Next, HFCS does some seriously weird stuff to your body. Yes, the ads claim that HFCS and other corn sweeteners are fine in moderation, but it’s darn near impossible to consume them in moderation. As has been shown in movies like “Super Size Me” (and the accompanying book), “King Corn,” “Food, Inc.,” and “Fast Food Nation” (and the book that came before it), HFCS is highly addictive. No matter how much you consume, you always want more. Recycla can attest to this — on the rare occasions that she does eat a food HFCS in it, she always wants more, even if she’s full. The addiction is hard to break, which is why Recycla doesn’t buy any food with HFCS in it anymore.
Beyond that, there are no conclusive studies on what HFCS does to your body. Certainly, there are valid reasons to be concerned about how it affects your weight, especially in light of the growing obesity epidemic in the U.S. Beyond that, no one really knows what it does to your long-term health. It’s best to be safe and just avoid corn sweeteners whenever possible.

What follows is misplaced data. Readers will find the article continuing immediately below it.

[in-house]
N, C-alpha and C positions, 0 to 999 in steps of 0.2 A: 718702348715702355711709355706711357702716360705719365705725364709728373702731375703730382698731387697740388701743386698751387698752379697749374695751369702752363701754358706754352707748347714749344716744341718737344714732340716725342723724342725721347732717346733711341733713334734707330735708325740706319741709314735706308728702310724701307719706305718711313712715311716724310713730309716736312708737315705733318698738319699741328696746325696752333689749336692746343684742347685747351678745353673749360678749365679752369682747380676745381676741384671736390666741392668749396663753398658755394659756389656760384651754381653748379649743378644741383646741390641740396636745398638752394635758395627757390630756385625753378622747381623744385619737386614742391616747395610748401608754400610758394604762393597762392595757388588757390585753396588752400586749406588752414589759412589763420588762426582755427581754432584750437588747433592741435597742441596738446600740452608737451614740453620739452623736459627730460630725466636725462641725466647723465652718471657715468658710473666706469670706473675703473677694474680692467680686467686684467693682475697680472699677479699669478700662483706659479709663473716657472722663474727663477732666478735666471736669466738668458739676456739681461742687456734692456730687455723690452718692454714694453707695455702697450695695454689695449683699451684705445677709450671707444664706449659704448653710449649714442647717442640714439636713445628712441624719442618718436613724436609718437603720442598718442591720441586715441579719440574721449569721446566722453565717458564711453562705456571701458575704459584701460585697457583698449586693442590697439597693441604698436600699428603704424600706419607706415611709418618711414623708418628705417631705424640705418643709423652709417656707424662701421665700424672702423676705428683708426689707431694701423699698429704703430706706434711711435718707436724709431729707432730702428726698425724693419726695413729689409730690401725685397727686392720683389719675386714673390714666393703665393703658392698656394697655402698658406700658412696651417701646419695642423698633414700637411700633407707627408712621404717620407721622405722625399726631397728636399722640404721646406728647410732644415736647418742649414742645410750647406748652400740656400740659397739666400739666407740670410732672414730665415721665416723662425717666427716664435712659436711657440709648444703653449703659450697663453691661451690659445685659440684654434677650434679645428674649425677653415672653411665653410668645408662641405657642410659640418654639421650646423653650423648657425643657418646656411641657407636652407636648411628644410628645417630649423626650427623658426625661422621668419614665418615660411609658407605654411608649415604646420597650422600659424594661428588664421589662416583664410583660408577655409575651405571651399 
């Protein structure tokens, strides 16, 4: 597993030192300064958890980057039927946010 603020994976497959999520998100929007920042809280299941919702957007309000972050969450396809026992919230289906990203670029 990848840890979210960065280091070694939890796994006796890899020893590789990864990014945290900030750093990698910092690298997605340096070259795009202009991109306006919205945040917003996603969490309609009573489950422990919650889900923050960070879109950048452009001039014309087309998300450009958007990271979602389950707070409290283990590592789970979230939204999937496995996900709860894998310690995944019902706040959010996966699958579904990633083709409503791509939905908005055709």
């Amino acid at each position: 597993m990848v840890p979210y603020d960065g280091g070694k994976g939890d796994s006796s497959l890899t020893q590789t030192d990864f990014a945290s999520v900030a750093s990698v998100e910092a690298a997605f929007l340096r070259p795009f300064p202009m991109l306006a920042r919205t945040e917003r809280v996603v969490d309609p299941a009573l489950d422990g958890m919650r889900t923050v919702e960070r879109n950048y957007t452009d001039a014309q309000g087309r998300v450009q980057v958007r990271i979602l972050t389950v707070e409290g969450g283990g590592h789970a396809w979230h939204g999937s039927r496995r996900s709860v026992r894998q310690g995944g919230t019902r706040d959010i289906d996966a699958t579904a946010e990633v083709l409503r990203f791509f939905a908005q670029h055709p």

So what can you do? This is both easy and difficult — you need to get the corn sweeteners out of your diet. Simply refuse to buy foods and beverages that have HFCS and other corn sweeteners in the ingrdients list. Unfortunately, this is easier said than done. Any trip through a conventional grocery store will reveal hundreds of products that contain corn in some way — soda, juices, bread and crackers, ketchup and other condiments, spaghetti sauces, boxed mixes, and of course, ice cream most of the contents of the freezer cases. It’s far easier to eat crap than it is to not eat it.
Recycla has been working hard to get the HFCS out of her fridge and pantry. When she she did a spot-check last year, she found six items; this morning’s search revealed one product. In every case, these were items that either her husband bought at the conventional grocery store or that someone else had brought to her house.